The years flare up and are gone: “Sometimes it happens” by Brian Patten

I’ve been a terrible slacker about National Poetry Month; I did have grand plans to post more than one post that was poetry-related this month, but life got in the way, as it does. Darn you, life, being in the way of poetry! I would think that would be illegal. Shouldn’t that be illegal?

I can assure you, however, that I have been celebrating in my own way. I have been writing a lot of poetry (which I cannot show you, because I am submitting it for publication, so it has to stay off the interwebs, otherwise it’s previously published, and no one likes that, do they? I promise I’ll tell you if anything gets accepted, so you can read it in various places and celebrate with me. And won’t that be fun? Sure it will!)

I have also been reading a lot of poetry, but I can’t say that’s something I just do for poetry month. That’s something I do year-round. I try to read a new-to-me poem at least once a day, if not more often. And it’s not even “try to read” as much as I just DO read them, because I follow a lot of poetry blogs and magazines and what-have-you, and love to fill my eyeholes with poetry. Poets do this, you see.

I did want to post something for National Poetry Month, however, because well, come on, people! National Poetry Month! And when I saw that Serena at Savvy Verse and Wit was having a National Poetry Month Tour, I bugged her until she let me be a part of it. And that is how you do it! Stand outside someone’s house with a boom box blasting “In Your Eyes” until they relent!*

*Please do not do this. You will be arrested. Unless you are a 1980s John Cusack.

Then I hemmed and hawed for, like, ever, about what I should write about. Should I review a book? Should I write about writing poetry? Should I write about a magazine, or the submission of poetry, or something random, like poetry in the movies?

Probably could have. But then I decided, no. I ran across a poem that moved me to tears last year, and I wanted to share it. It’s National Poetry Month and I’ll cry if I want to.

Sometimes it happens
–Brian Patten

And sometimes it happens that you are friends and then
You are not friends,
And friendship has passed.
And whole days are lost and among them
A fountain empties itself.

And sometimes it happens that you are loved and then
You are not loved,
And love is past.
And whole days are lost and among them
A fountain empties itself into the grass.

And sometimes you want to speak to her and then
You do not want to speak,
Then the opportunity has passed.
Your dreams flare up, they suddenly vanish.

And also it happens that there is nowhere to go and then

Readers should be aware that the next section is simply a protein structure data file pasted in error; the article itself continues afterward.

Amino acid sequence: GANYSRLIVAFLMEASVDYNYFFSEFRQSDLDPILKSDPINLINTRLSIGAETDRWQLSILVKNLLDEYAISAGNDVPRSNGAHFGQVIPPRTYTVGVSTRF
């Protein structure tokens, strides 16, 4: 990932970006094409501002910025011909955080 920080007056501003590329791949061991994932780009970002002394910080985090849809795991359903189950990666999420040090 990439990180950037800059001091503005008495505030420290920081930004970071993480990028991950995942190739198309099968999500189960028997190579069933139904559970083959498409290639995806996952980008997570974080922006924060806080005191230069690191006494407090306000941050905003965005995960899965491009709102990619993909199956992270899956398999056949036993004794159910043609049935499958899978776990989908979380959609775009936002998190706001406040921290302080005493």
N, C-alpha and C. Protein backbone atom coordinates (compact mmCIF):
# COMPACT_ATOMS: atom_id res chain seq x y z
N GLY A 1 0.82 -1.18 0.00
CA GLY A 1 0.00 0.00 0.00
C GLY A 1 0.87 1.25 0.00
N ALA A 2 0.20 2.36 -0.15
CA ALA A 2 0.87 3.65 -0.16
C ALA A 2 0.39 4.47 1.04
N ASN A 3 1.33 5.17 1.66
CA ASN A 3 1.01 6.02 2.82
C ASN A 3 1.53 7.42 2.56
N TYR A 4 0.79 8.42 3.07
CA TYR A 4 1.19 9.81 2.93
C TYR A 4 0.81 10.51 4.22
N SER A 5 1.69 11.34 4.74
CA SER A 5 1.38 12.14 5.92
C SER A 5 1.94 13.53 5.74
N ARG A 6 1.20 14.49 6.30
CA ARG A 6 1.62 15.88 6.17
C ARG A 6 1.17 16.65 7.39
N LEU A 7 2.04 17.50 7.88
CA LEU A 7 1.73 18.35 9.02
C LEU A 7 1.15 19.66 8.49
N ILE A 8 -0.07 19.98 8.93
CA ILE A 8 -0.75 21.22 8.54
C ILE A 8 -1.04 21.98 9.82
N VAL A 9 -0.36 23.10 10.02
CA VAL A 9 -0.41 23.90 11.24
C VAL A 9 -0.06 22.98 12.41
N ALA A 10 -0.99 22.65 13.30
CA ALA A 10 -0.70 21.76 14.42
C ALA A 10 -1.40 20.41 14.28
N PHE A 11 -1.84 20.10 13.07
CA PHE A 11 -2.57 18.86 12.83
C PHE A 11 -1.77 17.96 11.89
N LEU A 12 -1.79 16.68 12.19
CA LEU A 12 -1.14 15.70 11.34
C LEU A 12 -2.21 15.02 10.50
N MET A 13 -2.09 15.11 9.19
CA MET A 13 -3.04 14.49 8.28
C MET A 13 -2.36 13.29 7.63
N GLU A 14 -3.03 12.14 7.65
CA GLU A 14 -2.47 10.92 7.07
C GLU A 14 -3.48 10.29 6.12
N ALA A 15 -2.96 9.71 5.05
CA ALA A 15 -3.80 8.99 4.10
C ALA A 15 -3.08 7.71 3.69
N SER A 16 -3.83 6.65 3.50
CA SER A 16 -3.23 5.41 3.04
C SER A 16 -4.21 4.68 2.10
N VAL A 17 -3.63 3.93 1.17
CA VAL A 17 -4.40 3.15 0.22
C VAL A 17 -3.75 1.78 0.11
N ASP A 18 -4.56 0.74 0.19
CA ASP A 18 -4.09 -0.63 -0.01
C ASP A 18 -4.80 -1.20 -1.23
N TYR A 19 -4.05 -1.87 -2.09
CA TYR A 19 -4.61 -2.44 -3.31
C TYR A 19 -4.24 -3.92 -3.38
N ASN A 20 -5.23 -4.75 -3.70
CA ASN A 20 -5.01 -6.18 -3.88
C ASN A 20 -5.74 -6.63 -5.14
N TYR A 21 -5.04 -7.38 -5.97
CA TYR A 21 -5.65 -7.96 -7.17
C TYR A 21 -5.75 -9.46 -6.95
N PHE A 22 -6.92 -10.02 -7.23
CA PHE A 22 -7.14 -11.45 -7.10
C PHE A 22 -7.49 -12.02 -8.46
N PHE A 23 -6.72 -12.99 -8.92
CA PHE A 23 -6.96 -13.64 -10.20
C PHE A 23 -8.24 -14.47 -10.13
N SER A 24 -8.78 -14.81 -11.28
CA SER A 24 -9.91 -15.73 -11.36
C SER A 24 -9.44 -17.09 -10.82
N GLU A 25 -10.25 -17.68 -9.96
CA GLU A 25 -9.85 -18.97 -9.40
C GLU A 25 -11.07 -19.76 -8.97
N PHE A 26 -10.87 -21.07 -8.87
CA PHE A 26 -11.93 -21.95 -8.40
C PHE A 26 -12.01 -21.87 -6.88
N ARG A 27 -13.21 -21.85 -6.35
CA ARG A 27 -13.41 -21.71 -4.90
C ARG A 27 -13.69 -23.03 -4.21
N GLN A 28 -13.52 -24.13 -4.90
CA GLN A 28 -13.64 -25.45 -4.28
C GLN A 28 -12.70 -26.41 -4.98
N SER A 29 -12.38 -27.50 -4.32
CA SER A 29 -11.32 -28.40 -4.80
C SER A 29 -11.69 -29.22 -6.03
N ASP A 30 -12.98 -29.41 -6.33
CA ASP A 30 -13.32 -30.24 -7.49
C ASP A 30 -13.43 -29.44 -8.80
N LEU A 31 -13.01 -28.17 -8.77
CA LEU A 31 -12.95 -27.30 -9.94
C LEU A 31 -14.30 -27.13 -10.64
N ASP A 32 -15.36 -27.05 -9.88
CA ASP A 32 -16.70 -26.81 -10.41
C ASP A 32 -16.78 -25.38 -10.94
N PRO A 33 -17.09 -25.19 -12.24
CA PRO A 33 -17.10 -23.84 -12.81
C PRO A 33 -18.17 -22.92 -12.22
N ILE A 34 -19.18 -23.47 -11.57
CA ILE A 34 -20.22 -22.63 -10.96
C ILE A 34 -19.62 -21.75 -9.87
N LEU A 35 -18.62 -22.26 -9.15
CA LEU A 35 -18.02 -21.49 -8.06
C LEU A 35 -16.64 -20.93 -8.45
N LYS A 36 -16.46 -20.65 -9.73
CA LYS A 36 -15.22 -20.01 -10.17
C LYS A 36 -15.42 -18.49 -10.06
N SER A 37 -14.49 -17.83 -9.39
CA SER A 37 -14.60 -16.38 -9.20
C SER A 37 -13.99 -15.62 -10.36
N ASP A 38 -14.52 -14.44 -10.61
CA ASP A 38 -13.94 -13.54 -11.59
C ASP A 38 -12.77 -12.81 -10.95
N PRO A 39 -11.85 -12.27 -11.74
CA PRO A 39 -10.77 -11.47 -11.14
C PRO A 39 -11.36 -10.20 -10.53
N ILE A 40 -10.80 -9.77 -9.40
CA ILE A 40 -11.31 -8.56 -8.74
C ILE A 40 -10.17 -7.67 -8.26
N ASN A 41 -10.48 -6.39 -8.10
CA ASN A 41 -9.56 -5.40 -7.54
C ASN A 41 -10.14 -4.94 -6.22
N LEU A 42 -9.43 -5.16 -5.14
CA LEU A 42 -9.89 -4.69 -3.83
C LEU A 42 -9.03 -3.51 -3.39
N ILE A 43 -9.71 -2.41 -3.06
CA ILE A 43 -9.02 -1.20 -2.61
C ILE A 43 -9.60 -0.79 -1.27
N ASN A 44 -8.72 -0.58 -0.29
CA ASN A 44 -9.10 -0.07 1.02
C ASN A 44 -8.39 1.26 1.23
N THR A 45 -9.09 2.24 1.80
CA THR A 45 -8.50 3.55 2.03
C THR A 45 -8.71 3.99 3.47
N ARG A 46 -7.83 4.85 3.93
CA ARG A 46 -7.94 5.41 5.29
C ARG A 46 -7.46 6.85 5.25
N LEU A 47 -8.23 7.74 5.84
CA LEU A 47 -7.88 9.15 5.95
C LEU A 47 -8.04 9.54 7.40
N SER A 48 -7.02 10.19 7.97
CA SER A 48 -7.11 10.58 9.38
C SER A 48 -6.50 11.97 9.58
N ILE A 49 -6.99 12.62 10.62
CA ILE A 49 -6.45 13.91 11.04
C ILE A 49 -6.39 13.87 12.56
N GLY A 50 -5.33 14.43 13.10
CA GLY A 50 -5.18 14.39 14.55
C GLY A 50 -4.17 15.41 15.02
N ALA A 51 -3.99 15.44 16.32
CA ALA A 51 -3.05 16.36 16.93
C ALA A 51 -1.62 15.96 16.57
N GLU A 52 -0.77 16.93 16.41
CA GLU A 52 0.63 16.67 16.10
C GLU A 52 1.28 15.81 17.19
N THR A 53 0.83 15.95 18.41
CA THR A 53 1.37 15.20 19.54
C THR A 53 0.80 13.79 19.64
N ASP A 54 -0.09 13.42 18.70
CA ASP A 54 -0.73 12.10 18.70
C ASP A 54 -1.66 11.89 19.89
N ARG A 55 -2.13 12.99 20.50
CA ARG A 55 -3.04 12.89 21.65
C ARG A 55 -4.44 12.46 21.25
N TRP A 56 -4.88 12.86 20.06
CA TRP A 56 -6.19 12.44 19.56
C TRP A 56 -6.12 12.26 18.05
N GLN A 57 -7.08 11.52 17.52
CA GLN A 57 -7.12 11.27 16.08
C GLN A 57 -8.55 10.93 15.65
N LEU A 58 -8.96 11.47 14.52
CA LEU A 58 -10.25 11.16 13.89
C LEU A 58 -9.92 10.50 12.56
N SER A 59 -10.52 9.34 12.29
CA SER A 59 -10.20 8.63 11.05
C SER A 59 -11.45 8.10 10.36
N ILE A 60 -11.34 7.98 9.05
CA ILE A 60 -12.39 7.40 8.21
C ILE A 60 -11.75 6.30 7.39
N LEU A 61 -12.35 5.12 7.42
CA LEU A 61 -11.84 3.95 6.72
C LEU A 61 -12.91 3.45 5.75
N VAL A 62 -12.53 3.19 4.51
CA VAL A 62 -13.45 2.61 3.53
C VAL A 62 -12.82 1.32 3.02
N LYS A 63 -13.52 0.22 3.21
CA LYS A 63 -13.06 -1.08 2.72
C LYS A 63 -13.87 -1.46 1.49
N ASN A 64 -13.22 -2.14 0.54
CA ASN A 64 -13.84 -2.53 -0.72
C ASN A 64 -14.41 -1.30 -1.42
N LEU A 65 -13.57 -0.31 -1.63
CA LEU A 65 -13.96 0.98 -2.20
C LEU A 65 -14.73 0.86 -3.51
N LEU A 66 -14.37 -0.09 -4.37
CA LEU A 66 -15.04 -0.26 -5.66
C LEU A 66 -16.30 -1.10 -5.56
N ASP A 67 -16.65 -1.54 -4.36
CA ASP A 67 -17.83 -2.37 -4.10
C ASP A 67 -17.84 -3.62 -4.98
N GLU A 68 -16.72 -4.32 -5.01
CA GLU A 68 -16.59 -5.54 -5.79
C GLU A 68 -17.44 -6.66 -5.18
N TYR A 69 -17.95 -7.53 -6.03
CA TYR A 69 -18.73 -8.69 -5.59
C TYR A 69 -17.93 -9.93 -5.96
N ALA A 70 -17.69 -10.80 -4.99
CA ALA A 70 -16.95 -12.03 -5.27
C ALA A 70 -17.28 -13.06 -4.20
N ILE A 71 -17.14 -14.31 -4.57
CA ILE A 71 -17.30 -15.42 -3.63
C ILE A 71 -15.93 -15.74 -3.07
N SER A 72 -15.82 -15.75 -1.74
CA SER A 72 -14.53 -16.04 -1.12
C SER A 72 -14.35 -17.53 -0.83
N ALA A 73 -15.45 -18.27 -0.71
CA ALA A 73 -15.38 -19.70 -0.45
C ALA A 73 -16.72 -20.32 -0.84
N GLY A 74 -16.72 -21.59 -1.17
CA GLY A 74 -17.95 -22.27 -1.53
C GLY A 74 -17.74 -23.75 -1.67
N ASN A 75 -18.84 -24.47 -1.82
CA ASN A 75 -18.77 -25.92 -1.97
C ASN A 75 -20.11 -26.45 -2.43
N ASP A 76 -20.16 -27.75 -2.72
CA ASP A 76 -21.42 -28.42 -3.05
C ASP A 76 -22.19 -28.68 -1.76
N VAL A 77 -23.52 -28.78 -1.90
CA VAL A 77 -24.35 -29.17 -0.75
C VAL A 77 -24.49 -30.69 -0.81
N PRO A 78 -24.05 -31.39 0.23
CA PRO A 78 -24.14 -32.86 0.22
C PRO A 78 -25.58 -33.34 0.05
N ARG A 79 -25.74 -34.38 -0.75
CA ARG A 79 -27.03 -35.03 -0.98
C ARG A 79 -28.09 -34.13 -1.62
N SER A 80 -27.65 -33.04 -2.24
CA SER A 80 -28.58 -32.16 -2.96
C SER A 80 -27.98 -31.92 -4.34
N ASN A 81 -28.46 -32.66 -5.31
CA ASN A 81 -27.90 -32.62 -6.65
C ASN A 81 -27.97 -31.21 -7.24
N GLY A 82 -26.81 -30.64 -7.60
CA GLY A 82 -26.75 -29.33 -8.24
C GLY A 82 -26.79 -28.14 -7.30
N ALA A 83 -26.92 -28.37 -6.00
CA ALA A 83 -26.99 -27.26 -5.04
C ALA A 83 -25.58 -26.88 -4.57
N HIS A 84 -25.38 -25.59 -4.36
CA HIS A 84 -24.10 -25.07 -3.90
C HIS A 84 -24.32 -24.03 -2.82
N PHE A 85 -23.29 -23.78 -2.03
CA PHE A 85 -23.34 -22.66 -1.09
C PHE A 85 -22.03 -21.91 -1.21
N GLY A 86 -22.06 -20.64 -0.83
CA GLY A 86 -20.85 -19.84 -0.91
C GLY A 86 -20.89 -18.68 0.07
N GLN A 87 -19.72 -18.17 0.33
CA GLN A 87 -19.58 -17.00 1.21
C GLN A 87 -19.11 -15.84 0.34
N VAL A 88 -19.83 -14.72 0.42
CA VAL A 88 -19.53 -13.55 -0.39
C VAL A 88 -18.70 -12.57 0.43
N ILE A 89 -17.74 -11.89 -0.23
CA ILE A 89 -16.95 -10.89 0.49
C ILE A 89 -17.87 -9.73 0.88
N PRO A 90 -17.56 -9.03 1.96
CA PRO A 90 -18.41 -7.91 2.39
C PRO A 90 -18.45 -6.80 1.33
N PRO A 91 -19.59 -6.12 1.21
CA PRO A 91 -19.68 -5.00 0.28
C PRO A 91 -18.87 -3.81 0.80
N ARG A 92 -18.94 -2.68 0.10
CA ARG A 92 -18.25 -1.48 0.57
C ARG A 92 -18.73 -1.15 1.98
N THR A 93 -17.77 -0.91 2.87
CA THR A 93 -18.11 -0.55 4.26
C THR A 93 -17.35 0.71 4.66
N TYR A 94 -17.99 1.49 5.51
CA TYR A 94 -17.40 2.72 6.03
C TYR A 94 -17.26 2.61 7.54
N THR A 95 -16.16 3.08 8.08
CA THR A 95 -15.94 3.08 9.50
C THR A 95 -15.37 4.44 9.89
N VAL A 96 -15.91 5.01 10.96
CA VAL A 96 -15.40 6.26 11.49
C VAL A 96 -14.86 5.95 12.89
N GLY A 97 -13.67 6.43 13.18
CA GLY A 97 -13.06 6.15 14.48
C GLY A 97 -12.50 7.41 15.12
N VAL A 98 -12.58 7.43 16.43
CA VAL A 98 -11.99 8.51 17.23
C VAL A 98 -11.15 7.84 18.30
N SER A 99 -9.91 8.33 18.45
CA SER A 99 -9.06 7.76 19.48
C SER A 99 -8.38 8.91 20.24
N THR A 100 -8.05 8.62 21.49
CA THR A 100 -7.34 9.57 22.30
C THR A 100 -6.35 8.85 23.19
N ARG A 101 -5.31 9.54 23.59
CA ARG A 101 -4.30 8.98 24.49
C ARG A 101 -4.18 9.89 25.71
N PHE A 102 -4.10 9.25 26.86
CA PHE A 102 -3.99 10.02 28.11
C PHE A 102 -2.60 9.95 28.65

There is somewhere to go,
Then you have bypassed.
And the years flare up and are gone,
Quicker than a minute.

So you have nothing.
You wonder if these things matter and then
As soon you begin to wonder if these things matter
They cease to matter,
And caring is past.
And a fountain empties itself into the grass.

(Special thanks to Elaine for introducing me to Brian Patten in this post.)

I love this. This is an excellent author photo.

I spend a lot of time thinking about love, and friendship; about those various ties to others that we all have, and how they work, and how they don’t work, when they fail.

Read this. Just read it, please. Oh, it’s National Poetry Month. You can spare me the reading of a poem.

You are friends, and then you are not friends.

You are loved, and then you are not loved.

Isn’t it beautiful? And relatable? Isn’t the feeling in your chest when you’re going through that loss a fountain emptying itself into the grass – that feeling of loss, that feeling of emptying, of being emptied?

And then it gets better. There isn’t anywhere to go…and then there is.

The whole poem builds to you ceasing to care…but I love that everything’s not alright. It’s not that you’re healed. It’s just that you’re empty.

It’s very true, this poem. It’s not sunshine and flowers, and it’s not doom and gloom. It’s true. You lose people, and you are hollow inside, you are empty. Things do get better…but you’re changed by the experience, no matter how much you’ve moved on.

This is what I love about poetry. Other people experiencing what you have, putting their words to it, letting you into their lives for a moment, letting you feel your feelings through their own.

And a fountain empties itself into the grass.

(Thank you, Serena, for the chance to participate!)




  1. Pingback: National Poetry Month Tour Schedule & Linky
  2. Samantha

    This is a rather unsettlingly beautiful poem. I feel like it sums up the time since moving out on one’s own, when you’re adjusting to all the newness and nostalgic about the old stuff. Thanks for sharing it, Amy.

    P.S. I miss you around the blogosphere! Don’t see you as much, but I know you’re doing fun, busy things 🙂

    • lucysfootball

      He has a beautiful lyric quality to his work. Some of it’s more playful – he’s written some childrens’ poetry, actually – but his more serious work really speaks to me.

      I know! I’m here. I check in a lot. I’m just kind of absent. (Not that many fun things, actually…mostly job-searching right now…but hope to be back in fighting form soon! And there will be some blogging from Europe before you know it!)

  3. elaine4queen

    Mmmmm…. that poem is lovely, isn’t it?

    Considering he was a favourite of mine as an adolescent, I am struck by how it still resonates with me… maybe even more so now that so many friendships have gone under the bridge.

  4. Pingback: A poem a day – Day 6 – 6th of January 2016 – Sometimes it happens by Brian Patten | Of Books and Reading

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